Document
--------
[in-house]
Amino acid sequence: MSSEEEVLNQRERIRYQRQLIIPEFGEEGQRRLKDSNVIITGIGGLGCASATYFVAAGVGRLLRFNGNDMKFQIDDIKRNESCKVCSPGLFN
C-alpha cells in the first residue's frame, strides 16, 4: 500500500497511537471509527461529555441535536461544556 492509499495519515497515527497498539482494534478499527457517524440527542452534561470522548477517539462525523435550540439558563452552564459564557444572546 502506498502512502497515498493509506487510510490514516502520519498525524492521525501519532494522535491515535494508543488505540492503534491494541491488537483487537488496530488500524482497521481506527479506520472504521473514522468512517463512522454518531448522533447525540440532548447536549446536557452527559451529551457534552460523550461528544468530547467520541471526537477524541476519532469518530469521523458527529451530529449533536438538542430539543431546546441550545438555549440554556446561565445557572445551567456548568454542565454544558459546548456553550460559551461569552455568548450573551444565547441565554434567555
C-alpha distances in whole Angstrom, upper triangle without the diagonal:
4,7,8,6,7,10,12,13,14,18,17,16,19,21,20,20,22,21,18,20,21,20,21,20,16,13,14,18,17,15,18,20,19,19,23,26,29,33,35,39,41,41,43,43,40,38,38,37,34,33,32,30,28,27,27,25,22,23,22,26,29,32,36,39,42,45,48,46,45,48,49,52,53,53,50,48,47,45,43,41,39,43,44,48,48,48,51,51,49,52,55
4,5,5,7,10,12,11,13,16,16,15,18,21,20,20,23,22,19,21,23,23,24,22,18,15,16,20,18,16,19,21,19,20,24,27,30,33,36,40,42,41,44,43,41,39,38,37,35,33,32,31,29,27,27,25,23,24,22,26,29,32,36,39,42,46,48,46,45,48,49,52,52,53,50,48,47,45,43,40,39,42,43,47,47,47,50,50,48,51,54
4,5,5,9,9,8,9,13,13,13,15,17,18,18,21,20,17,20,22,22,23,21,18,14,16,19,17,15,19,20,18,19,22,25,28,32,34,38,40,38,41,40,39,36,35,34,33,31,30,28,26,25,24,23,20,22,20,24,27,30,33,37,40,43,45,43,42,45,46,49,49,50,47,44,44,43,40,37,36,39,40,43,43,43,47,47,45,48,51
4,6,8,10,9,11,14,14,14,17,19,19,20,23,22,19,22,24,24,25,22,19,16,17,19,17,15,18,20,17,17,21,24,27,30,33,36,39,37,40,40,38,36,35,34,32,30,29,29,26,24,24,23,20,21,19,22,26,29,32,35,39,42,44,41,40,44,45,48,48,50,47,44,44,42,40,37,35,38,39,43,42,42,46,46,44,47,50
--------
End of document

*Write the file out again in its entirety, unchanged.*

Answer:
[in-house]
Amino acid sequence: MSSEEEVLNQRERIRYQRQLIIPEFGEEGQRRLKDSNVIITGIGGLGCASATYFVAAGVGRLLRFNGNDMKFQIDDIKRNESCKVCSPGLFN
C-alpha cells in the first residue's frame, strides 16, 4: 500500500497511537471509527461529555441535536461544556 492509499495519515497515527497498539482494534478499527457517524440527542452534561470522548477517539462525523435550540439558563452552564459564557444572546 502506498502512502497515498493509506487510510490514516502520519498525524492521525501519532494522535491515535494508543488505540492503534491494541491488537483487537488496530488500524482497521481506527479506520472504521473514522468512517463512522454518531448522533447525540440532548447536549446536557452527559451529551457534552460523550461528544468530547467520541471526537477524541476519532469518530469521523458527529451530529449533536438538542430539543431546546441550545438555549440554556446561565445557572445551567456548568454542565454544558459546548456553550460559551461569552455568548450573551444565547441565554434567555
C-alpha distances in whole Angstrom, upper triangle without the diagonal:
4,7,8,6,7,10,12,13,14,18,17,16,19,21,20,20,22,21,18,20,21,20,21,20,16,13,14,18,17,15,18,20,19,19,23,26,29,33,35,39,41,41,43,43,40,38,38,37,34,33,32,30,28,27,27,25,22,23,22,26,29,32,36,39,42,45,48,46,45,48,49,52,53,53,50,48,47,45,43,41,39,43,44,48,48,48,51,51,49,52,55
4,5,5,7,10,12,11,13,16,16,15,18,21,20,20,23,22,19,21,23,23,24,22,18,15,16,20,18,16,19,21,19,20,24,27,30,33,36,40,42,41,44,43,41,39,38,37,35,33,32,31,29,27,27,25,23,24,22,26,29,32,36,39,42,46,48,46,45,48,49,52,52,53,50,48,47,45,43,40,39,42,43,47,47,47,50,50,48,51,54
4,5,5,9,9,8,9,13,13,13,15,17,18,18,21,20,17,20,22,22,23,21,18,14,16,19,17,15,19,20,18,19,22,25,28,32,34,38,40,38,41,40,39,36,35,34,33,31,30,28,26,25,24,23,20,22,20,24,27,30,33,37,40,43,45,43,42,45,46,49,49,50,47,44,44,43,40,37,36,39,40,43,43,43,47,47,45,48,51
4,6,8,10,9,11,14,14,14,17,19,19,20,23,22,19,22,24,24,25,22,19,16,17,19,17,15,18,20,17,17,21,24,27,30,33,36,39,37,40,40,38,36,35,34,32,30,29,29,26,24,24,23,20,21,19,22,26,29,32,35,39,42,44,41,40,44,45,48,48,50,47,44,44,42,40,37,35,38,39,43,42,42,46,46,44,47,50